“They lay bare the innermost secrets of the prophet’s life, his fightings without and fears within, his mental conflict with adversity and doubt and temptation, and the reaction of his whole nature on a world that threatened to crush him and a task whose difficulty overwhelmed him.”

The passage which we read at our OT lesson is one of those “Confessions”, and it is a particularly bold and moving one.

It opens with the words (in the NRSV), “O LORD, you have enticed me, and I was enticed; you have overpowered me, and you have prevailed.”

Older translations have Jeremiah accusing God of deceiving him, but the translation “enticed” is an attempt to allude to the fact that elsewhere the Hebrew verb is used of sexual seduction.

Many years earlier when Jeremiah was called to be a prophet, he protested that he was only a youth, and he was promised that whatever difficulties he faced, God would be with him and protect him and give him the strength that he would need, to fulfil his calling.

Nevertheless, fulfilling that calling came at a tremendous cost to the prophet.

He says: “For whenever I speak, I must cry out, I must shout, ‘Violence and destruction!’ For the word of the LORD has become for me a reproach and derision all day long.”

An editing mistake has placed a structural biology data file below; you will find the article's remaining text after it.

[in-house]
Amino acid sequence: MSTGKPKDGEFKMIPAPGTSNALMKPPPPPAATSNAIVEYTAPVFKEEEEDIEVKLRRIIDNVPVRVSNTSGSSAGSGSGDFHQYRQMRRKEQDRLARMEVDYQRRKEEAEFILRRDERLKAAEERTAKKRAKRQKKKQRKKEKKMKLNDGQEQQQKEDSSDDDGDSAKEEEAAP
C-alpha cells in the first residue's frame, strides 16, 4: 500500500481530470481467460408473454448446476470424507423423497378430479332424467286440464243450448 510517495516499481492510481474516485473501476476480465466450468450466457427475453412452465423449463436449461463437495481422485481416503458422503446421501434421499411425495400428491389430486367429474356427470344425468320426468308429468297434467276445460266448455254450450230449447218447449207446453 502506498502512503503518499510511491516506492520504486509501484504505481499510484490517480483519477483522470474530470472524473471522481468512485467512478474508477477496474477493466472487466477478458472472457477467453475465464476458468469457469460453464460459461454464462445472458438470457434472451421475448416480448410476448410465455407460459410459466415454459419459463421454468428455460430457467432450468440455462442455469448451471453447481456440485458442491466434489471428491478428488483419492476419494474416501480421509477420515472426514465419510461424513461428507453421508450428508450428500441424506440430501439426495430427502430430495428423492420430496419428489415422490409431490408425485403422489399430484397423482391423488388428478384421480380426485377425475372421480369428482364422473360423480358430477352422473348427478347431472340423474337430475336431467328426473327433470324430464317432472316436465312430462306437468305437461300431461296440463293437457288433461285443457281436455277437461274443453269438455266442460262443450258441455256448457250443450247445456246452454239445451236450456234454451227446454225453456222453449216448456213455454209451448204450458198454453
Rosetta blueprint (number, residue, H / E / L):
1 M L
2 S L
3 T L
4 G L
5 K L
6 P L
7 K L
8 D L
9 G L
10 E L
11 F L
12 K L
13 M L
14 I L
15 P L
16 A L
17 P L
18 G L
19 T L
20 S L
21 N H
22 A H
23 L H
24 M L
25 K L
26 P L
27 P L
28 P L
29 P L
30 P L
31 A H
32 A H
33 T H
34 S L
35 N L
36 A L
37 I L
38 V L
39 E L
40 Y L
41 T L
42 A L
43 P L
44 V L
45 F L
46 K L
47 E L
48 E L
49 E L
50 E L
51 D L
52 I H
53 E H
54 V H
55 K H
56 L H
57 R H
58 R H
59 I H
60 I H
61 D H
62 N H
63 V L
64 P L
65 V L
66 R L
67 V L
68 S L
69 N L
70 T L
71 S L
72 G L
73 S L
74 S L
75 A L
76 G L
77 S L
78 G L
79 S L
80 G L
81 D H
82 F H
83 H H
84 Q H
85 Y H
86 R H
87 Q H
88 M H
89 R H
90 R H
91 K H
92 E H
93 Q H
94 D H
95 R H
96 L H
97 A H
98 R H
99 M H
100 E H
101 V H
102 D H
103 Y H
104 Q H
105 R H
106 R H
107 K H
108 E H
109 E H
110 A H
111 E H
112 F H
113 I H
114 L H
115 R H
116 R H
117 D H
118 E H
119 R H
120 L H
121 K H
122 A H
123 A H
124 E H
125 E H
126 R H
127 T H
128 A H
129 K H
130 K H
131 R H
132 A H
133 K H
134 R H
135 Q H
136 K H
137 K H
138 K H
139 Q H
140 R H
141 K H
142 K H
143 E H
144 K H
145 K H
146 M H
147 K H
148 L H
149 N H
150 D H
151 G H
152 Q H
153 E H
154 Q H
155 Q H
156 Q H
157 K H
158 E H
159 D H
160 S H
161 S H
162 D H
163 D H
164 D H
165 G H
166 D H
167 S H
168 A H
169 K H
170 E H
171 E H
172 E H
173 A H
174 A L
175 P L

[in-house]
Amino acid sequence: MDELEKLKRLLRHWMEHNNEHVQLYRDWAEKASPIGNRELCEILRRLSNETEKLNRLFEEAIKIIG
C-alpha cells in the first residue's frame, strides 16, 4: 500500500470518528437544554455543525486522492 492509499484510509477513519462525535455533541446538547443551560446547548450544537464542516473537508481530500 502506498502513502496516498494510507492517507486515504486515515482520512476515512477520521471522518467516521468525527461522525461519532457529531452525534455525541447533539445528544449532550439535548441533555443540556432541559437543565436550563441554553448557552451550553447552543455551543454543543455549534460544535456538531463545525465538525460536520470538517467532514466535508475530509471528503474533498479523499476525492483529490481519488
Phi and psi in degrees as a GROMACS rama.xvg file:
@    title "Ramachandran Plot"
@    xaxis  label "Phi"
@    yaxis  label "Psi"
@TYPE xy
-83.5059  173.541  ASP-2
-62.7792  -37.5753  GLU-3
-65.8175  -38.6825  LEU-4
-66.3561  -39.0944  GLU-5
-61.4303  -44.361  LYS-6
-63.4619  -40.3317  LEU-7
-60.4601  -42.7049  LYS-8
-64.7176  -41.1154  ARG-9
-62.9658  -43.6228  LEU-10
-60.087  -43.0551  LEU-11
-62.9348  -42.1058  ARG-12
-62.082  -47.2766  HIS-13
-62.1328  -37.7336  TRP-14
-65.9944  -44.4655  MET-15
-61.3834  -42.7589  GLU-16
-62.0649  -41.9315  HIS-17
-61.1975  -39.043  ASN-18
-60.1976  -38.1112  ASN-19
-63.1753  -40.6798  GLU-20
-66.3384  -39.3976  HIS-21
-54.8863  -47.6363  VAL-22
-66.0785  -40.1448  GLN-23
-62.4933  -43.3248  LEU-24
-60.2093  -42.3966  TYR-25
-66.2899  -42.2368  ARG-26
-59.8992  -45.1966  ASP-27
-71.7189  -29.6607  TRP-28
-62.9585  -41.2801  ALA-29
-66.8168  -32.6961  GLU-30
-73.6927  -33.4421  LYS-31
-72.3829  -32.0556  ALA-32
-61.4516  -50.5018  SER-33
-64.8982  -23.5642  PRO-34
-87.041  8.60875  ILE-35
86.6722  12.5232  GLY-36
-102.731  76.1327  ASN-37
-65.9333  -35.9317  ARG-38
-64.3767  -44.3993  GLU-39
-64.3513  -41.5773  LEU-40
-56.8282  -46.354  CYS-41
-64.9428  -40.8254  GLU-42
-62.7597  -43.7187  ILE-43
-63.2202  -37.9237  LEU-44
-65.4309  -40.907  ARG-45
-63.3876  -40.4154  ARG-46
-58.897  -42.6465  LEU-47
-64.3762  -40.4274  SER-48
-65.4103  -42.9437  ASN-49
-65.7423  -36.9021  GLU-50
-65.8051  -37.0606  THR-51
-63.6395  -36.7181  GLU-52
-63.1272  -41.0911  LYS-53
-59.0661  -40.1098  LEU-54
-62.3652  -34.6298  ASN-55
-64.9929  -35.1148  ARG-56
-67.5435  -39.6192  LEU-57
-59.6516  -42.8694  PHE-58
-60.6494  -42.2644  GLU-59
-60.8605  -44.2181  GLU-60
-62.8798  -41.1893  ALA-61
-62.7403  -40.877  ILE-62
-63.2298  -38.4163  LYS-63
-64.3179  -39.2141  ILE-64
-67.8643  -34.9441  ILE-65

And we see the inner conflict that was tearing him apart when he adds: “If I say, ‘I will not mention him, or speak any more in his name,’ then within me there is something like a burning fire shut up in my bones; I am weary with holding it in, and I cannot.”

What exactly was it that led the prophet to pour out his heart like this?

That is something known only to him, though the editors of the Book of Jeremiah sought to give some context to this passage by making it follow 20:1-6.

In this preceding passage, Jeremiah’s preaching brought him into conflict with Pashhur, a priest who held an important office at the temple.

We read that Pashhur struck him and put him in stocks.

The next day, when Pashhur released him, Jeremiah named him “Terror-all-around”, and foretold that Pashhur would see his friends fall by the sword and be taken into captivity in Babylon.

It is interesting that the phrase “terror all around” is found both in this passage about Pashhur and in Jeremiah’s confession which follows it.

It may have been the presence of this phrase in both passages which led the editors of the Book of Jeremiah to put the two passages together.

As a matter of fact, the same phrase occurs a total of seven times in the OT, five of them being in the Book of Jeremiah.

One of the remaining occurrences is in Psalm 31, a lament which somewhat recalls the Confessions of Jeremiah, and the other is in the Book of Lamentations, traditionally attributed to Jeremiah.

The calling to serve God can be a lonely one and a costly one, as Jeremiah found, and as he expressed so movingly in our OT lesson in Jer 20:7-13.

And Jeremiah provides us with a fine example of someone who is able to place his trust in God to bring him through this time of difficulty.

For despite all his troubles, he ends this passage on a note of confidence and praise:

“But the LORD is with me like a dread warrior; therefore my persecutors will stumble … Sing to the LORD; praise the LORD! For he has delivered the life of the needy from the hands of evildoers.”